Blanco’s film consumes him, particularly because of its star Lena Rivas (Cruz). On film, she’s a plucky Audrey Hepburn look-a-like. In real life, she’s a woman trapped by the repercussions of her difficult decisions in life. Rivas is the mistress of Ernesto Martel, a businessman who produces Blanco’s movie and who’s son shows up at Harry Caine’s apartment years later. Blanco is infatuated with Rivas. And the tensions between Blanco and Martel, a jealous and controlling lover, quickly escalate and are heightened by the presence of Martel’s son, a burgeoning director himself who is filming a documentary about the making of Chicas y maletas. Martel Jr.’s raw footage is viewed daily by the paranoid and manipulative Martel Sr., who goes as far as to hire a lipreader to decipher the conversations between Rivas and Blanco that happen behind the camera.

How does Blanco go blind? Why does he call himself Harry Caine? What becomes of Rivas? Why does Junior come calling on Caine/Blanco years later? Well, you’re just going to have to watch the film and follow the circuitous route to those answers yourself.

Roger Ebert in Esquire

If you haven’t seen it yet, there’s a really interesting profile of film critic Roger Ebert in the most recent Esquire. (I’ve been shunning the net the last couple of days to catch up on real print media.) You can access the electronic version of the article here. I grew up in the area near Chicago that is called Michiana or The Region by some, so I always got a double dose of Roger Ebert—both the print and television versions. He was never my favorite film reviewer in the world, but it’s hard not to check out what he has to say about things from time to time, no? So this article is an interesting peek into what’s been happening with him the last four years or so. He can’t speak, he can’t travel much, he writes constantly, and he’s gotten more pensive and emotional.  Seems he sheds a tear for Gene Siskel almost every day now. But what does all that have to do with Spanish? Well, during the author’s research for the article, Ebert was in the midst of reviewing Almodóvar’s new film Broken Embraces—a film I still haven’t seen because of its ridiculously short run in St. Louis. Ebert gave it four stars.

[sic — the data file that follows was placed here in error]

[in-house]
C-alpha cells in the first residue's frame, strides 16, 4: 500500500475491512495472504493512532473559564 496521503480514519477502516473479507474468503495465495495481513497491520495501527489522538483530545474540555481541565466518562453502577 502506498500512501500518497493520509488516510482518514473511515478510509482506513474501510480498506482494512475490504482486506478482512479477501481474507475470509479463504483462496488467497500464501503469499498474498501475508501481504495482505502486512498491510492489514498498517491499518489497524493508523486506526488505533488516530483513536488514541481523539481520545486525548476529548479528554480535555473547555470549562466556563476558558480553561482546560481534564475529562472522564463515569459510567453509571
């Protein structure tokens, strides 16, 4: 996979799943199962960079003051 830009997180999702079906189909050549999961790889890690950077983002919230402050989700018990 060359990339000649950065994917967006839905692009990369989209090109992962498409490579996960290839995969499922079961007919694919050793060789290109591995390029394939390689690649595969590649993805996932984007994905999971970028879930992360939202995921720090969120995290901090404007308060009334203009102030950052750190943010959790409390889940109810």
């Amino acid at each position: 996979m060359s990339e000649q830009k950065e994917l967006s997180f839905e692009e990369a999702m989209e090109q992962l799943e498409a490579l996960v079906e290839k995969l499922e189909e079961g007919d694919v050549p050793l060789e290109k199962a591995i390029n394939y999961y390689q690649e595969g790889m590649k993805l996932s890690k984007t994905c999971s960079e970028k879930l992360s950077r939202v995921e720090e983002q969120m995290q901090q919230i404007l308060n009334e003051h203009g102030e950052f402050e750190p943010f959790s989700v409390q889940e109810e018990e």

Pedro Almodóvar loves the movies with lust and abandon and the skill of an experienced lover. “Broken Embraces” is a voluptuary of a film, drunk on primary colors, caressing Penélope Cruz, using the devices of a Hitchcock to distract us with surfaces while the sinister uncoils beneath. As it ravished me, I longed for a freeze-frame to allow me to savor a shot.

Matador : a film by Pedro Almodóvar

Someone had the brilliant idea of playing Pedro Almodóvar’s newest film Broken Embraces in San Luis only at 1 in the afternoon on weekdays. Because Almodóvar is an unknown director??? He’s only won an Oscar, two Baftas, and a zillion festival awards in his career. The film stars Penélope Cruz for goodness’ sake. Anyway, how many people can make a 1PM screening on a weekday? Not me, unfortunately. I’m just going to have to wait for it to come out on DVD. In protest, I watched his 80s film Matador the other day and currently have a slew of his films in my Netflix queue. (I bet you wonder how that’s a protest. Trust me…it is.) To further pour salt in my Almodóvar wound, I could only find a version of Matador‘s trailer with Dutch (I think?) subtitles. But you’ll get the idea.

There are a few Almodóvar films that I’m meh about; Matador is not one of them. It’s also not the film with James Bond, if that’s what you were wondering. The movie centers around several characters: a guilt-filled bullfighting student (played by an incredibly young looking Antonio Banderas), the student’s overly religious mother, a hobbled retired bullfighter, a lawyer, a model, and the model’s downright weird mother. Sheesh! At least one of them is a murderer. Why and how I’ll leave to you. Typical for Almodóvar, the film is deep with color and humor. It’s also a bit Hitchcock-esque, if I’m allowed to say that. Watch it.